And if they once flip they may remain stuck at much lower level of functioning than before. [Quantitative and qualitative change? Phase shift?]

"Maintaining stability in public markets should be a matter of public policy." [What would Reagan and Thatcher say?] This happens in national policy but there is a lack of appropriate international financial institutions. Additional institutions are necessary. He has already proposed an Interntional Credit Insurance Corporation. (He noted the irony that market like to pretend to work as if nothing mattered than economics, but they also like to believe if terminal crash threatens they will be rescued by society.)

There needs to be international supervision over national supervisory authorities. [See my post on European Banking Integration.]

The capital of the IMF should be increased. Here he criticised the arguments of George Schultz.

Everyone looking after his or her own interest does not lead to equilibrium. He quoted Greenspan saying markets swing into exuberance and then into panic.

The IMF is learning fast however. For example in the Ukraine, unlike Mexico, it has imposed penalties on the lenders as well as on the debtors. To impose obligations on the debtors alone is anomalous.

Lower interest rates at the centre may helf but are not sufficient.

A way is needed to provide further liquidity not only at the centre but also at the periphery. Special Drawing Rights should be created for this purpose. These SDR's should be used to reward virtue [as defined by Soros, international finance capital and the leading industrial powers]. There is a need to pump money directly into the peripheries.


Despite limitations from a marxist point of view, it is a powerful reformist critique of the present international capitalist system virtually from the inside. If it works it will work by a mixture of expanding the global money supply relative to total value, but also by bringing more labour power back into circulation, by increasing the total amount of work done in the global economy.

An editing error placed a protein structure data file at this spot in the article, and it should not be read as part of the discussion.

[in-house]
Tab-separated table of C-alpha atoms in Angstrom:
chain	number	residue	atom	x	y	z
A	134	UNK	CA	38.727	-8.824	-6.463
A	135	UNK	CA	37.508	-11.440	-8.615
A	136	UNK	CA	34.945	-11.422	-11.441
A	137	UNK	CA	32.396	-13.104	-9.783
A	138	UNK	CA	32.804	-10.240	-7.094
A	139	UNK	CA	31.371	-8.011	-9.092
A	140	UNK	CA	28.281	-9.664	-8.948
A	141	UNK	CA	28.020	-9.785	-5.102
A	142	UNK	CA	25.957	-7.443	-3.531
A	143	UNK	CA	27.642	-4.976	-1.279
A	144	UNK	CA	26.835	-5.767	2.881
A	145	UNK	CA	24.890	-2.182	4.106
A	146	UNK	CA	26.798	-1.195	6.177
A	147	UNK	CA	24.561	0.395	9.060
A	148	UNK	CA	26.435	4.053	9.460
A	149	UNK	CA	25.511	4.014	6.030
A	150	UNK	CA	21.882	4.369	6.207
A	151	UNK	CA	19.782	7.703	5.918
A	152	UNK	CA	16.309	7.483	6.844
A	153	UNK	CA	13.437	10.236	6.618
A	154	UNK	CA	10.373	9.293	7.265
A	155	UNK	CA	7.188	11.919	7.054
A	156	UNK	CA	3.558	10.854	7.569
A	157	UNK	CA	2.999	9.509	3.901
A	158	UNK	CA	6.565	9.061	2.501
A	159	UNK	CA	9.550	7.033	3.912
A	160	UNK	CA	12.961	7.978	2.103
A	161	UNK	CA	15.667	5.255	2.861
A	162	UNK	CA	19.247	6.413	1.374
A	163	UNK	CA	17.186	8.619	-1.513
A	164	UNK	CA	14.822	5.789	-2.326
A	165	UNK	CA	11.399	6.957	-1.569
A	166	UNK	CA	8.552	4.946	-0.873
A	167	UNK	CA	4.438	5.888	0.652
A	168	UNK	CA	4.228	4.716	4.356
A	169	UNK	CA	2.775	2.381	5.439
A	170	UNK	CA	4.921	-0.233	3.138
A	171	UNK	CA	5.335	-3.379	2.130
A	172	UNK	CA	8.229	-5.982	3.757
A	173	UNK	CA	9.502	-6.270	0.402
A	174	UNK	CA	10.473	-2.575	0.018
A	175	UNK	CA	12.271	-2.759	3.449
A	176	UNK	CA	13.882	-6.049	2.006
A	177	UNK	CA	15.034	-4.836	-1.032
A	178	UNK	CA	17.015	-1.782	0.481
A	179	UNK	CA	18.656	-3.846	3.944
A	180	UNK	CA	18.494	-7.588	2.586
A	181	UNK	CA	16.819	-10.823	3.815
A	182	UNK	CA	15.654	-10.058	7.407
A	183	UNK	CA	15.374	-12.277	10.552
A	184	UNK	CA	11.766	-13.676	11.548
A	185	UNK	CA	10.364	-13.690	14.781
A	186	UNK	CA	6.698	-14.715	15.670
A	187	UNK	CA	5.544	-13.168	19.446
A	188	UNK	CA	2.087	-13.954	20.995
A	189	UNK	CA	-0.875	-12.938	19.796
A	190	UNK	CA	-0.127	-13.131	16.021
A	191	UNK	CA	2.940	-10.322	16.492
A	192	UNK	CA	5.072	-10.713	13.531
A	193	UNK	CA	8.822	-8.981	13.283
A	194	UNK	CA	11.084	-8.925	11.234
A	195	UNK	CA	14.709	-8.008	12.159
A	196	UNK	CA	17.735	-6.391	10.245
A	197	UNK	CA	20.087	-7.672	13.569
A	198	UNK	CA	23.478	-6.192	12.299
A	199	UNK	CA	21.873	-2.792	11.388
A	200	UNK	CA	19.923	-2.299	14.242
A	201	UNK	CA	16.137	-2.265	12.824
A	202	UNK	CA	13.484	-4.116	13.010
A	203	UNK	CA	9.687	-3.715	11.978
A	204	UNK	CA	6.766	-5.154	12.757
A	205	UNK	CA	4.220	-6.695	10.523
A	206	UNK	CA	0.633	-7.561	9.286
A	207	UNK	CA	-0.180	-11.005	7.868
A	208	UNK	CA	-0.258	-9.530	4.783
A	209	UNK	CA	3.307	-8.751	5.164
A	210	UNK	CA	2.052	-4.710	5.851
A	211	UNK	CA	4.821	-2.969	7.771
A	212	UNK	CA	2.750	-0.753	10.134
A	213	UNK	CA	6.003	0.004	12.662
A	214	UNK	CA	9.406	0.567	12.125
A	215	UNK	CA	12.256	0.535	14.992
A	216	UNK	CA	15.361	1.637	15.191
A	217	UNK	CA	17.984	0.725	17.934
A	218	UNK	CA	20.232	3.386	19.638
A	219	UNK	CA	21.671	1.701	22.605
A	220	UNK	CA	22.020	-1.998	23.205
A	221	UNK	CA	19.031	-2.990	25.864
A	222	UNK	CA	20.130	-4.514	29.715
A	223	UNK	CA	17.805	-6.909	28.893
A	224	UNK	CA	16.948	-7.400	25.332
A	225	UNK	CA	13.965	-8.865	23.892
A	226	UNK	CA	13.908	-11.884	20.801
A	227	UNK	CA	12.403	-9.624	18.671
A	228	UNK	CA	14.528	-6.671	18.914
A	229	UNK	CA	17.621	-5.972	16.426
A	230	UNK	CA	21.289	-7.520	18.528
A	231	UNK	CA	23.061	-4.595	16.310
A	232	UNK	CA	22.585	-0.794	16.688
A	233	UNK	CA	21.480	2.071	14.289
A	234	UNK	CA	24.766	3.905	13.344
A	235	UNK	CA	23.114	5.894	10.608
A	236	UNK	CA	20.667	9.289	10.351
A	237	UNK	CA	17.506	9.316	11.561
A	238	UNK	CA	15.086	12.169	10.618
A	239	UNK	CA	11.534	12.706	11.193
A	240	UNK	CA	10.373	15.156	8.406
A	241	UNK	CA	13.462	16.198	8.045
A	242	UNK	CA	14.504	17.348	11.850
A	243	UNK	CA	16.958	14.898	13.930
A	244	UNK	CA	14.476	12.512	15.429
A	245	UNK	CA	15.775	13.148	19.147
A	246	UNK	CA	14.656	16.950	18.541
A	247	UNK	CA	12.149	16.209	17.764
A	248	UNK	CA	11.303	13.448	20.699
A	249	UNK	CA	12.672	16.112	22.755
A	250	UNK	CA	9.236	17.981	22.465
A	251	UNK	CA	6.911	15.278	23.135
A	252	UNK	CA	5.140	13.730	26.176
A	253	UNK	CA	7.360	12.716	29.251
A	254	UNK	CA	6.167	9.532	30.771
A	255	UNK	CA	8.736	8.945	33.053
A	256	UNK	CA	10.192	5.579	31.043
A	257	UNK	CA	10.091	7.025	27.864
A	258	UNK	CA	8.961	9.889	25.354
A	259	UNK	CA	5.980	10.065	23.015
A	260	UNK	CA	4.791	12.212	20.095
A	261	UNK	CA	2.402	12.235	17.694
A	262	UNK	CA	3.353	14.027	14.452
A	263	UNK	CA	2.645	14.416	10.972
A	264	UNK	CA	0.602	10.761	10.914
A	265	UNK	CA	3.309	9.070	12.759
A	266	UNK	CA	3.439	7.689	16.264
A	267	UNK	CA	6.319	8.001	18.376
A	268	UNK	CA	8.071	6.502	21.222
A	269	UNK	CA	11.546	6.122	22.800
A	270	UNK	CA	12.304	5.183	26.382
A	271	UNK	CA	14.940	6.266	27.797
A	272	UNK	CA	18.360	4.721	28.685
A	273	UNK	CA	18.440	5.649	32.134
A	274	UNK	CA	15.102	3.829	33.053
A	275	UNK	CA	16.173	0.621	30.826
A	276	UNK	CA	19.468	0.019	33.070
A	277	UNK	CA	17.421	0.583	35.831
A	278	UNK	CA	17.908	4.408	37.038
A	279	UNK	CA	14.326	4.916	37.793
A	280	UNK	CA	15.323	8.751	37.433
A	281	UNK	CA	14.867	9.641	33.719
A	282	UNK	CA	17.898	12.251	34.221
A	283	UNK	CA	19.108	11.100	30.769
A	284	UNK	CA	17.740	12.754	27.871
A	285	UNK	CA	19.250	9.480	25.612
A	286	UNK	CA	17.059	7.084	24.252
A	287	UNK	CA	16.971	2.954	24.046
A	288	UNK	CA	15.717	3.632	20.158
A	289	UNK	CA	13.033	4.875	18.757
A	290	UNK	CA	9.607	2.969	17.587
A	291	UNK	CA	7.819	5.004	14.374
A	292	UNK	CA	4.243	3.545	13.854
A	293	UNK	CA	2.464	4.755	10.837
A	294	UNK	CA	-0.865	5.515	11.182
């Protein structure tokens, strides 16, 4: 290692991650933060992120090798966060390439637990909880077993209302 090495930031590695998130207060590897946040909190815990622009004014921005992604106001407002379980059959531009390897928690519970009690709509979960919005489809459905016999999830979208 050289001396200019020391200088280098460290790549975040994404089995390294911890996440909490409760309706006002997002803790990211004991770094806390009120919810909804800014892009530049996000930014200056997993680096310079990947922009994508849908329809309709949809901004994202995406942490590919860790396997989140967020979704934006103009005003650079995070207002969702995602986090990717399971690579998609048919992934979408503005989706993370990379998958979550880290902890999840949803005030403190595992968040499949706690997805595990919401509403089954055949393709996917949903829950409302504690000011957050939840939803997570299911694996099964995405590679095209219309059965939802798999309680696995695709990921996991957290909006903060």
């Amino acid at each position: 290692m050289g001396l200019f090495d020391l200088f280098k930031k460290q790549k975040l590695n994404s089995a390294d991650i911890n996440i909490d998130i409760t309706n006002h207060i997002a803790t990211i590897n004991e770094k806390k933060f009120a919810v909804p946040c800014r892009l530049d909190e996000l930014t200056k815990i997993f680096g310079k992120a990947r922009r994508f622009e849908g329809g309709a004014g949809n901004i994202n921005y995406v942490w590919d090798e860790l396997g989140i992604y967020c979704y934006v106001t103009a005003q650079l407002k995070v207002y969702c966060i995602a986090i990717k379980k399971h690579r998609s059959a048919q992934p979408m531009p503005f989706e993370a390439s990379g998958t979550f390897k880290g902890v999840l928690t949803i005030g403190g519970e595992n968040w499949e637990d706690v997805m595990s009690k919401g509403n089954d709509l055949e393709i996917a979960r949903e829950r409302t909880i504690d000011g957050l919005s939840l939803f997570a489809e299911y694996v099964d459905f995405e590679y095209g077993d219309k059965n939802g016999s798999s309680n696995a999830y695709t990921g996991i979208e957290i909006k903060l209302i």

It seems highly likely that the US and British governments would have known the direction of his thinking. It seems highly likely that Clinton and Blair are cooking up a Third Way, to announce at the conference being held, if I heard correctly in New York next week, with Prodi present too. Both premiers need desperately to avoid their domestic economies going into recession. Both have cooperated in peace initiatives in Ireland, both could produce the framework of an innovative plan that would minimise opposition from capitalist and other vested interests. Blair is already comfortable with the sort of international supervision represented by the sub-committee of the European central bank. We will have to see whether the group of 7 produce something similar, although of a more tentative nature.

Neo-liberalism is over.

Although some SDR's may be given to developing countries on conditions that maintain their dependence on and compliance with the rules of the advanced countries, the bulk of extra purchasing power will almost certainly go to aid capital accumulation and mass consumption in the advanced capitalist countries. Nevertherless the establishement of more coherent agencies for international global financial regulation, is objectively a progressive step enhancing the fundamentally social role of capitalist production, despite private ownership. It can raise the question of where the funds go, not ignoring the needs of the environment. But what will be crucial is if these agencies get the right to raise taxation, rather than being dependent on the goodwill of the House of Representatives for gifts or the right to print SDR's.

As Engels points out, the ability to raise taxes is crucial to the emergence of a state that can ride over and moderate class contradictions. We are talking about emerging global state structures. But global currency trading taxation, is not something we could expect Soros himself, to advocate. His other proposals however are consistent with the centralising tendencies of monopoly capitalism. And in some form or other have a high probability of eventual implementation.

There is a historical inevitability about it.

Is anyone going to organise an alternative G7 summit?

Chris Burford